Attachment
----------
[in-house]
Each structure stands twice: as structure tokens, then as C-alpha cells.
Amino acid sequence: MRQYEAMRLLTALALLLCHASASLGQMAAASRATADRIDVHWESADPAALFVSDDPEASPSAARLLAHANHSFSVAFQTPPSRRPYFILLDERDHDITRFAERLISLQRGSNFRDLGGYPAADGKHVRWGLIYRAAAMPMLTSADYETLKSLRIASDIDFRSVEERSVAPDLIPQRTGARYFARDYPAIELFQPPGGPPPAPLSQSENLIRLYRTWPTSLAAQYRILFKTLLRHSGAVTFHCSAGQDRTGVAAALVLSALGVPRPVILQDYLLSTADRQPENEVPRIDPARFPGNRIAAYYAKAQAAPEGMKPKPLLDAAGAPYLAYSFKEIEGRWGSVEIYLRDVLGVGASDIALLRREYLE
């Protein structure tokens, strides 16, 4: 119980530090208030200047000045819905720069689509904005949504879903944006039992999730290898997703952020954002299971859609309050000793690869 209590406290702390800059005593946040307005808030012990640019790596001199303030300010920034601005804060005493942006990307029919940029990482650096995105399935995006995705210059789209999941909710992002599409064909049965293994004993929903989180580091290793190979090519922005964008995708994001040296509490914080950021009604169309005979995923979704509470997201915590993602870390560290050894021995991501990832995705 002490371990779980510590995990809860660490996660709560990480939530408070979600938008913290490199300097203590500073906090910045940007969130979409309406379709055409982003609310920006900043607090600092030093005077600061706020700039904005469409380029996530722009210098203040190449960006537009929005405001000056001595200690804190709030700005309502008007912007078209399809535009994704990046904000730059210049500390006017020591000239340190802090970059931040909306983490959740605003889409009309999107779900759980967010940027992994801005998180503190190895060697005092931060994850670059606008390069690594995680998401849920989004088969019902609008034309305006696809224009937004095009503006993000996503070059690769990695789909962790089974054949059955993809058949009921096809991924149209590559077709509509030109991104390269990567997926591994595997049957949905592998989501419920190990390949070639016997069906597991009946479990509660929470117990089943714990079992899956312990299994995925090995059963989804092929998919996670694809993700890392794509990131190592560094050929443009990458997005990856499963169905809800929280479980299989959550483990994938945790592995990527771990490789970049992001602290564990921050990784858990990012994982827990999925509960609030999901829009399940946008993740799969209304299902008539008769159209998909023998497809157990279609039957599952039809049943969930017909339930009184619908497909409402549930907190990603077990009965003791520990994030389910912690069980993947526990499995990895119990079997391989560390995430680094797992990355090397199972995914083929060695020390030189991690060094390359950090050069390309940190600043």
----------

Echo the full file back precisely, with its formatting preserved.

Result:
[in-house]
Each structure stands twice: as structure tokens, then as C-alpha cells.
Amino acid sequence: MRQYEAMRLLTALALLLCHASASLGQMAAASRATADRIDVHWESADPAALFVSDDPEASPSAARLLAHANHSFSVAFQTPPSRRPYFILLDERDHDITRFAERLISLQRGSNFRDLGGYPAADGKHVRWGLIYRAAAMPMLTSADYETLKSLRIASDIDFRSVEERSVAPDLIPQRTGARYFARDYPAIELFQPPGGPPPAPLSQSENLIRLYRTWPTSLAAQYRILFKTLLRHSGAVTFHCSAGQDRTGVAAALVLSALGVPRPVILQDYLLSTADRQPENEVPRIDPARFPGNRIAAYYAKAQAAPEGMKPKPLLDAAGAPYLAYSFKEIEGRWGSVEIYLRDVLGVGASDIALLRREYLE
């Protein structure tokens, strides 16, 4: 119980530090208030200047000045819905720069689509904005949504879903944006039992999730290898997703952020954002299971859609309050000793690869 209590406290702390800059005593946040307005808030012990640019790596001199303030300010920034601005804060005493942006990307029919940029990482650096995105399935995006995705210059789209999941909710992002599409064909049965293994004993929903989180580091290793190979090519922005964008995708994001040296509490914080950021009604169309005979995923979704509470997201915590993602870390560290050894021995991501990832995705 002490371990779980510590995990809860660490996660709560990480939530408070979600938008913290490199300097203590500073906090910045940007969130979409309406379709055409982003609310920006900043607090600092030093005077600061706020700039904005469409380029996530722009210098203040190449960006537009929005405001000056001595200690804190709030700005309502008007912007078209399809535009994704990046904000730059210049500390006017020591000239340190802090970059931040909306983490959740605003889409009309999107779900759980967010940027992994801005998180503190190895060697005092931060994850670059606008390069690594995680998401849920989004088969019902609008034309305006696809224009937004095009503006993000996503070059690769990695789909962790089974054949059955993809058949009921096809991924149209590559077709509509030109991104390269990567997926591994595997049957949905592998989501419920190990390949070639016997069906597991009946479990509660929470117990089943714990079992899956312990299994995925090995059963989804092929998919996670694809993700890392794509990131190592560094050929443009990458997005990856499963169905809800929280479980299989959550483990994938945790592995990527771990490789970049992001602290564990921050990784858990990012994982827990999925509960609030999901829009399940946008993740799969209304299902008539008769159209998909023998497809157990279609039957599952039809049943969930017909339930009184619908497909409402549930907190990603077990009965003791520990994030389910912690069980993947526990499995990895119990079997391989560390995430680094797992990355090397199972995914083929060695020390030189991690060094390359950090050069390309940190600043």